The Catholic Defender: The Call of the Altar Server

Posted by John Benko - November 8th, 2010

Today at our Parish, we conducted an Investiture Ceremony during the Mass commissioning ten “Observer” Servers as Apprentice Servers.

There was a ceremonial dressing with the Surplice, conferring of the appropriate cross for the apprentice level of service.

As we conducted this ceremony, I couldn’t help remembering that I was once an Altar Boy beginning in the early to middle 1960′s.

I can remember our responses at the time was Latin, we used the Paten for Communion, and there was the Communion rail. The following picture would be more what my group picture would have looked like.

All of my Children served as Altar Servers and that is very special to me. To be able to serve Christ and His Church at Mass is a great opportunity to grow in the Covenant. To serve Christ in a recognized capacity.

In recent times there have been a growing desire for female Altar Servers.

The following question is answered by Father Edward McNamara, professor of liturgy at the Regina Apostolorum Pontifical Athenaeum.

Q: What is the Church’s position on the use of female altar servers? May all of the servers be female, or must at least one be male? Do you feel that the use of female altar servers detracts from the building of vocations among young males? — M.C.S.N., Catonsville, Maryland

A: Female altar servers are permitted in all but two U.S. dioceses. They are also common in most English-speaking countries, and in Western Europe. The situation is patchier in the rest of the world, going from total absence to the occasional diocese that allows them.

From the point of view of liturgical law, an official interpretation of Canon 230, Paragraph 2, of the Code of Canon law on the possibility of delegating certain liturgical offices led to a 1994 letter from the Congregation for Divine Worship and the Sacraments clarifying that girls may serve at the altar. But bishops are not bound to permit them to do so, nor could the episcopal conference limit the bishop’s faculty to decide for himself.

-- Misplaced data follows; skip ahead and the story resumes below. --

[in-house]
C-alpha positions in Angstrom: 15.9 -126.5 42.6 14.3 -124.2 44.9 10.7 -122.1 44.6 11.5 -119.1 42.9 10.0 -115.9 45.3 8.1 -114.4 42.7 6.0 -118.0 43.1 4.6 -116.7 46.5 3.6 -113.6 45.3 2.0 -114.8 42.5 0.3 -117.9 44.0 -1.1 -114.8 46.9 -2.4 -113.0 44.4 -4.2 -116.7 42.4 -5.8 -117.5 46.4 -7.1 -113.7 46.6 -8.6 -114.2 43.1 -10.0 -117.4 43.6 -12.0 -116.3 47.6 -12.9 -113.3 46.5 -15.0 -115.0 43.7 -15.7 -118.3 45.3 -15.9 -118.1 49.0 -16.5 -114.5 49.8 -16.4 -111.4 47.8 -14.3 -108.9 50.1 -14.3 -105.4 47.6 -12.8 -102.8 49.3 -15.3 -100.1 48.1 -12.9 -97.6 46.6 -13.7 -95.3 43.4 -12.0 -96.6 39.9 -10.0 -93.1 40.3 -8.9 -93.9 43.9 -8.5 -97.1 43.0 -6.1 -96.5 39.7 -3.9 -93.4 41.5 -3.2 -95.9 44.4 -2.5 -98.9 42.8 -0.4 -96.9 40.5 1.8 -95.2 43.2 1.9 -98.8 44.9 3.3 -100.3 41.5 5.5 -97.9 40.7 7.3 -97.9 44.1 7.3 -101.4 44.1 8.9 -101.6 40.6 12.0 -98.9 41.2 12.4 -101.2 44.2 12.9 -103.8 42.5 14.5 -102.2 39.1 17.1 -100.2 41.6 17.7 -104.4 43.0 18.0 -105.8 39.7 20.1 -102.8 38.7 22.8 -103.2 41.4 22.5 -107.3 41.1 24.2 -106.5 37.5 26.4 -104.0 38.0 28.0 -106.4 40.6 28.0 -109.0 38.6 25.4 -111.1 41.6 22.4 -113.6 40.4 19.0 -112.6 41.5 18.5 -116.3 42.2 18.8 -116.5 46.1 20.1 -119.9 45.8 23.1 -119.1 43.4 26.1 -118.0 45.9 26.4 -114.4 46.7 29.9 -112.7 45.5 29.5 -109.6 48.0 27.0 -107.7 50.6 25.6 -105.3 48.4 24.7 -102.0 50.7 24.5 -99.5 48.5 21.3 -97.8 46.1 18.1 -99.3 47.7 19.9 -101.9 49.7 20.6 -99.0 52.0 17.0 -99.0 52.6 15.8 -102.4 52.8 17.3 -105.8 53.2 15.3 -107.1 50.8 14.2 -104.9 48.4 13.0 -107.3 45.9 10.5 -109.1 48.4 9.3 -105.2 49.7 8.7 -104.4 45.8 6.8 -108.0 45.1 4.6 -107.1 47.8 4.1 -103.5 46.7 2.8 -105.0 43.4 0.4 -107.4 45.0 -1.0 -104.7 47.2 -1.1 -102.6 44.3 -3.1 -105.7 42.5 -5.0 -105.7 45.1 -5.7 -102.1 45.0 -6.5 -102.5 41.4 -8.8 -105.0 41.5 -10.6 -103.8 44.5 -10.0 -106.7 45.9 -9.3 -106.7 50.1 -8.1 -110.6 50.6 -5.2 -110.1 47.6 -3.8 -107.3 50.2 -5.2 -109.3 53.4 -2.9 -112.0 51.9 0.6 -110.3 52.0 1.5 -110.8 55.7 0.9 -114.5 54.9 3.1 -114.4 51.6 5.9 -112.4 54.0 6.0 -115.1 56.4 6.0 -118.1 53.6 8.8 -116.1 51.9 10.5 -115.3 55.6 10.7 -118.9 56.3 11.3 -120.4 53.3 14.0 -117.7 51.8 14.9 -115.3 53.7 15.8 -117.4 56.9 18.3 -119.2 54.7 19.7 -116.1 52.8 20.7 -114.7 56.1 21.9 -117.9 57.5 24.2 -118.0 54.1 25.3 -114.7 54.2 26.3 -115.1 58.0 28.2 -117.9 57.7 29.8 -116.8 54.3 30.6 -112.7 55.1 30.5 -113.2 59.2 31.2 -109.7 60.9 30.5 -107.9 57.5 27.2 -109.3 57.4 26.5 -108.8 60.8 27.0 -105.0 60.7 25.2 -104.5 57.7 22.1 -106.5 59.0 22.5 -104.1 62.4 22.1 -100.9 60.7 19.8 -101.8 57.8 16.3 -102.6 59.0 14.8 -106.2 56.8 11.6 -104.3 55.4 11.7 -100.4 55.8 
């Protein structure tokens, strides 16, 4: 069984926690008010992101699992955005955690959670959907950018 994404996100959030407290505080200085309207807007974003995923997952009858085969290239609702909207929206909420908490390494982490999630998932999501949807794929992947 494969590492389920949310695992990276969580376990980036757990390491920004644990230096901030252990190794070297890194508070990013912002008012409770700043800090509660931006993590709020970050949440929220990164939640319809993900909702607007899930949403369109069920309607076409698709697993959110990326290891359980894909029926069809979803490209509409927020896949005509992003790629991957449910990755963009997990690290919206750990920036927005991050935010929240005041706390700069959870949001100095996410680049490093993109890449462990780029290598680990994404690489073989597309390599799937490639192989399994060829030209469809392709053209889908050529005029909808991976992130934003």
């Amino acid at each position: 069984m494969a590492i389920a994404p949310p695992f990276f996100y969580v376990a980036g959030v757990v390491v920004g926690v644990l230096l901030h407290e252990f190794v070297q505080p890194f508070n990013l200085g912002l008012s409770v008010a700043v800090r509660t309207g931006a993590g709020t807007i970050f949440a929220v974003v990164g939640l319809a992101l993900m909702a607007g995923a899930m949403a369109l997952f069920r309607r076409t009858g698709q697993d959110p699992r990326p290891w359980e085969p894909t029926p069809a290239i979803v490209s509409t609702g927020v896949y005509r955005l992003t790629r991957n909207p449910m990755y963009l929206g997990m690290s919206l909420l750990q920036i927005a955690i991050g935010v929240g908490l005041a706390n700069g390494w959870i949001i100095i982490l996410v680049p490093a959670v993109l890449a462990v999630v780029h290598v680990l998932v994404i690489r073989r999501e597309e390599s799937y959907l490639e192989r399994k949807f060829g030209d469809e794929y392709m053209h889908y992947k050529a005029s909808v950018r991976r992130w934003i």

A further clarifying letter published in 2001 said priests are not compelled to have girls serve at the altar, even when their bishops grant permission.

The 1994 letter states: “It will always be very appropriate to follow the noble tradition of having boys serve at the altar. As is well known, this has led to a reassuring development of priestly vocations. Thus the obligation to support such groups of altar boys will always continue.”

The letter also recommends to bishops to consider “among other things the sensibilities of the faithful, the reasons which would motivate such permission and the different liturgical settings and congregations which gather for the Holy Mass.”

Therefore the Holy See’s recommendation is to retain as far as possible the custom of having only boys as servers. But it leaves to the bishop the choice of permitting women and girls for a good reason and to the pastor of each parish the decision as to whether to act on the bishop’s permission.

From Immaculate Mary’s Hermitage Report:

In earlier times, only ordained acolytes, that is, clerics in the fourth minor order conferred upon candidates to the priesthood, were permitted to serve at Mass. The vestments now worn by servers (the cassock and the surplice) are actually clerical vestments that those specially-selected lay men and boys assisting at the altar are permitted by custom to wear.

The Archconfraternity of Saint Stephen is the only recognized world-wide altar servers’ guild in the Church. Its Altar Server Manual is noteworthy for its insistence on high standards on serving correctly. The Confraternity was first established at Westminister Cathedral in London, England, in 1905.

This picture is more what is seen today in most Diocese in English speaking Countries. The position of Altar Server is a great way to develop the value of volunteer service to the Church.

I don’t know of any study conducted about Altar Servers who grow up and remain practicing Catholics. I have met a hand full of people who had once served as an Altar Boy but today is not a practicing Catholic.

For those who have abandoned the faith, hopefully their foundation at this level will help make them subject to return. The Bible teaches that if you train a child in the way of righteousness, they would not depart from it.

I know that I value greatly the opportunity I’ve had to serve at Mass. When I was stationed in Saudi Arabia (1990), Korea (1998), and Iraq (2006-2010), I had the chance to serve Mass as an adult Soldier.

Today, when you see the epic of Harry Potter whose story is surrounded in witchcraft, an Altar Boy has a chance that is far greater than fictional magic, we have the greatest gift God has ever given all mankind.



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